Midreshet Lindenbaum

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Midreshet Lindenbaum (מדרשת לינדנבאום)[1], originally named Michlelet Bruria, is a Jewish educational institution for women.[2] Michlelet Bruria was founded in 1976 by Rabbi Chaim Brovender, as the woman's component of Yeshivat Hamivtar. At Bruria, as in a traditional men's yeshiva, women studied in hevrutot (a traditional Jewish system of partner-based religious study) and learned Talmud as well as advanced Tanach.[3]

In 1986, Bruria merged with Ohr Torah Stone Institutions and was renamed "Midreshet Lindenbaum" after Belda and Marcel Lindenbaum.[3][4] It is currently located in Talpiot, Jerusalem.

Midreshet Lindenbaum continues to be a leader in Jewish women's education. Many of the teachers at Matan, Nishmat, Pardes and other women's and co-ed yeshivas in Israel and abroad studied at some point at Midreshet Lindenbaum.

In 2014 the first ever book of halakhic decisions written by women who were ordained to serve as poskim (Idit Bartov and Anat Novoselsky) was published.[5] The women were ordained by the municipal chief rabbi of Efrat, Rabbi Shlomo Riskin, after completing Midreshet Lindenbaum's five-year ordination course in advanced studies in Jewish law, as well as passing examinations equivalent to the rabbinate’s requirement for men. [6]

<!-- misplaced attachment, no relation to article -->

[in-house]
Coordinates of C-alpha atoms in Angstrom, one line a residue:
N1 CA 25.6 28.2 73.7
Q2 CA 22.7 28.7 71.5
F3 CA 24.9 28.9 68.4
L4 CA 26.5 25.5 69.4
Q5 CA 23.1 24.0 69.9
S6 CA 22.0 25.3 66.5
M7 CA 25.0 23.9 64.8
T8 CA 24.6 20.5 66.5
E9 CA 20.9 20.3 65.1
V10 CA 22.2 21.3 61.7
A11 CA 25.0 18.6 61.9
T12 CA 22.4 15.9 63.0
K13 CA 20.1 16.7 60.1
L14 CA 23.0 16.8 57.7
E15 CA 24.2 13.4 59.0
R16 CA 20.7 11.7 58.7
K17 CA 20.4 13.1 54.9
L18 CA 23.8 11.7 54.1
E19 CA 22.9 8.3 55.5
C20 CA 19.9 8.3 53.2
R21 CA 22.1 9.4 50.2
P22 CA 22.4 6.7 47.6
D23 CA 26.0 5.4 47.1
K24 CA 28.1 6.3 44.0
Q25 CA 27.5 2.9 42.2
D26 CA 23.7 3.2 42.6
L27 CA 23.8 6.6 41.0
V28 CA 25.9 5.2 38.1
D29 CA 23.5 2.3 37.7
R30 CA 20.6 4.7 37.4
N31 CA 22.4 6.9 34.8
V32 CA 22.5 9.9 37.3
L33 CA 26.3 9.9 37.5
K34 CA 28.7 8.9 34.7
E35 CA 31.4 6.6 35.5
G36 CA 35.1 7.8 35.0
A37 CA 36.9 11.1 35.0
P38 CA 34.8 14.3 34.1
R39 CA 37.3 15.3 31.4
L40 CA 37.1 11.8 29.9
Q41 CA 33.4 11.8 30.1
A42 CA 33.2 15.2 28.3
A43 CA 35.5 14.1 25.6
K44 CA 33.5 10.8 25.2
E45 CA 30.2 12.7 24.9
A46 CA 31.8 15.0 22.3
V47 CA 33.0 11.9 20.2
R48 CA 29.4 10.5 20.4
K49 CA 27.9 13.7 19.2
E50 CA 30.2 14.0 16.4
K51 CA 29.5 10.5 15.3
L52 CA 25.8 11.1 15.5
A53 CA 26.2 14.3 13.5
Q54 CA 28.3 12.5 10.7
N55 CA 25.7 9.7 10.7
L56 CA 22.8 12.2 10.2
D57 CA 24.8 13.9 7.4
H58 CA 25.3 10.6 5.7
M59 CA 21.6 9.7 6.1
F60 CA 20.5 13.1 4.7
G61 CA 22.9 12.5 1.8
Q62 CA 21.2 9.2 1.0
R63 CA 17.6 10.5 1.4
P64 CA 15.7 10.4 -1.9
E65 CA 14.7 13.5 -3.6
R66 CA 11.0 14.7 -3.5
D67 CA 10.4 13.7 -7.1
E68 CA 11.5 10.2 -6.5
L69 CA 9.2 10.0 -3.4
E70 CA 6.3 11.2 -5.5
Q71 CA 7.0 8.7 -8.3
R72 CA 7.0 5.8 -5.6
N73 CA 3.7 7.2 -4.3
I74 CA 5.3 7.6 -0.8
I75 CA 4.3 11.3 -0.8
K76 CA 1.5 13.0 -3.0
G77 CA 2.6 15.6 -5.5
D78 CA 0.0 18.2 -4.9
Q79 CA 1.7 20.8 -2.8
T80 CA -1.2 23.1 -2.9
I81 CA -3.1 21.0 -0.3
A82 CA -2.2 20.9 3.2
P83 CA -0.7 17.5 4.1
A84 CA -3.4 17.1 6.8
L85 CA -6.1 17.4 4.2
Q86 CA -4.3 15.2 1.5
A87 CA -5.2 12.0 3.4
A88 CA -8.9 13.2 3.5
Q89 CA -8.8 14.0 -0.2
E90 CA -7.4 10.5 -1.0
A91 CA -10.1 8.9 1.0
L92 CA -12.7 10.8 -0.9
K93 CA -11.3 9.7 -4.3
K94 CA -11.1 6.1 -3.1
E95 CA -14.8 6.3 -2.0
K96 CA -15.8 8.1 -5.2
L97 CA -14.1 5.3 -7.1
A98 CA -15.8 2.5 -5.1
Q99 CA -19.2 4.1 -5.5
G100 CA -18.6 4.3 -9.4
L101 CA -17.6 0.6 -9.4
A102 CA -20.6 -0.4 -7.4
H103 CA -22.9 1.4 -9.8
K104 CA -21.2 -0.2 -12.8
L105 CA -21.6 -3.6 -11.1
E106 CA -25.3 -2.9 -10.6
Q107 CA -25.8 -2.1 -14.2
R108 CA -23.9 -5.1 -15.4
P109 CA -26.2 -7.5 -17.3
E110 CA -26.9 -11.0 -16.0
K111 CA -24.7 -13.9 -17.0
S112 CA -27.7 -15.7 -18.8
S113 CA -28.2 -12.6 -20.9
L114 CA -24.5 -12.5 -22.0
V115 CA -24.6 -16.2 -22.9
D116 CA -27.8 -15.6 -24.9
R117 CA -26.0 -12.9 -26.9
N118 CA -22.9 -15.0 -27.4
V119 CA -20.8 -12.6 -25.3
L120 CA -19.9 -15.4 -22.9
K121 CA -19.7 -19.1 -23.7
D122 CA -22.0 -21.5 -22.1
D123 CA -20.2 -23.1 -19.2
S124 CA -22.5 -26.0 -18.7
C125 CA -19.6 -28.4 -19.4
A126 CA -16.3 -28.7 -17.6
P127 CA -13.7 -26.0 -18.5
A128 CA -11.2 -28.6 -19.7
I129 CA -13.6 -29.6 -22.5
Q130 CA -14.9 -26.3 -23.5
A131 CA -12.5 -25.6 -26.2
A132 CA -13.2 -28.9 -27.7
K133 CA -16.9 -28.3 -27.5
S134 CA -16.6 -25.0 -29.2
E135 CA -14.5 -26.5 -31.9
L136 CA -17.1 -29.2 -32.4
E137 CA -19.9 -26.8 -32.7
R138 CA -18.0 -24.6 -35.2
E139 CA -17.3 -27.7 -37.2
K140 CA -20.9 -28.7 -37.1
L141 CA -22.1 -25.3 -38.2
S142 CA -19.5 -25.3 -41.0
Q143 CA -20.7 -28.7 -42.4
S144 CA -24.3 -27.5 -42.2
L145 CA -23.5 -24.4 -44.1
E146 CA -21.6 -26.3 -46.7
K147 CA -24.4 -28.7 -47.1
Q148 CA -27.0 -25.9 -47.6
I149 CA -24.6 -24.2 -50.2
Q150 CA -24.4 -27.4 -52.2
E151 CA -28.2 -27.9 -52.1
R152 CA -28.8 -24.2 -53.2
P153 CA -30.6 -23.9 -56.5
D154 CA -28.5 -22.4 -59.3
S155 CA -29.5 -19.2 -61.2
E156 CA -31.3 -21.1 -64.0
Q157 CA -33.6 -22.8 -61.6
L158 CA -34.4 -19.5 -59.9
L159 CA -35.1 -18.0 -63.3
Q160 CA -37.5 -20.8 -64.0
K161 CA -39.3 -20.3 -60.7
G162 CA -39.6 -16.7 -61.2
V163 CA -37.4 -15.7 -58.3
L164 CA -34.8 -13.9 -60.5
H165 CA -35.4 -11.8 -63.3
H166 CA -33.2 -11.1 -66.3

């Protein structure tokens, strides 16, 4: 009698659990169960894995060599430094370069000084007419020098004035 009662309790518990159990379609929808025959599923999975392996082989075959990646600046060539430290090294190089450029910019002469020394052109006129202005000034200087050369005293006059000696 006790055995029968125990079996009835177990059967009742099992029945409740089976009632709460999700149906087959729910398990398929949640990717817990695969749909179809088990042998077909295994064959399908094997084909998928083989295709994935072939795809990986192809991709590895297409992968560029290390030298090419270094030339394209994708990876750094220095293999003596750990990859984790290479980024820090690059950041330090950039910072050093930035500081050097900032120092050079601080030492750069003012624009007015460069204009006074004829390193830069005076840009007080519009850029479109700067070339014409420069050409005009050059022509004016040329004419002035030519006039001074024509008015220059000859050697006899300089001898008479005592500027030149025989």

Midreshet Lindenbaum has also been a leader in developing women's role in rabbinical courts in Israel and in founding the first school dedicated to training women to serve as advocates in religious courts.[7][8] known as to'anot in Hebrew. They also operate a legal aid center and hotline which has taken an active role in advocating for a resolution to the Agunah problem[9][10] (an agunah is a woman married according to Orthodox Jewish law who has been abandoned by her husband without receiving a Jewish divorce and as a result she may not remarry and is considered "chained" until such time as the husband delivers a kosher get divorce document.)

Midreshet Lindenbaum also runs a Torah study program for developmentally disabled young men and women known as Midreshet/Yeshivat Darkaynu.[11][12] [13]

See also[edit]

Footnotes[edit]

  1. ^ https://www.midreshet-lindenbaum.org.il/
  2. ^ El Or, Tamar. trans. Haim Watzman. "Next Year I Will Know More: Literacy and Identity among Young Orthodox Women in Israel", Wayne State University Press.
  3. ^ a b Furstenberg, Rochelle. "The Flourishing of Higher Jewish Learning for Women". Jerusalem Center for Public Affairs, 1 May 2000.
  4. ^ About Midreshet Lindenbaum Archived 2007-10-10 at the Wayback Machine
  5. ^ "Archived copy". Archived from the original on 2015-03-25. Retrieved 2015-03-14.CS1 maint: archived copy as title (link)
  6. ^ "Archived copy". Archived from the original on 2015-03-25. Retrieved 2015-03-14.CS1 maint: archived copy as title (link)
  7. ^ The Monica Dennis Goldberg School for Women Advocates
  8. ^ Women Advocates Make Their Mark, Jewish Action, 2004
  9. ^ Max Morrison Legal Aid/Yad Lalsha Archived 2007-10-05 at the Wayback Machine
  10. ^ "Divorcing the Courts". Jerusalem Post, Dec 28, 2006, p. 5
  11. ^ Their enthusiasm is contagious, The Jewish Week, October 12, 2005
  12. ^ Midreshet Darkaynu
  13. ^ http://www.darkaynu.org.il/

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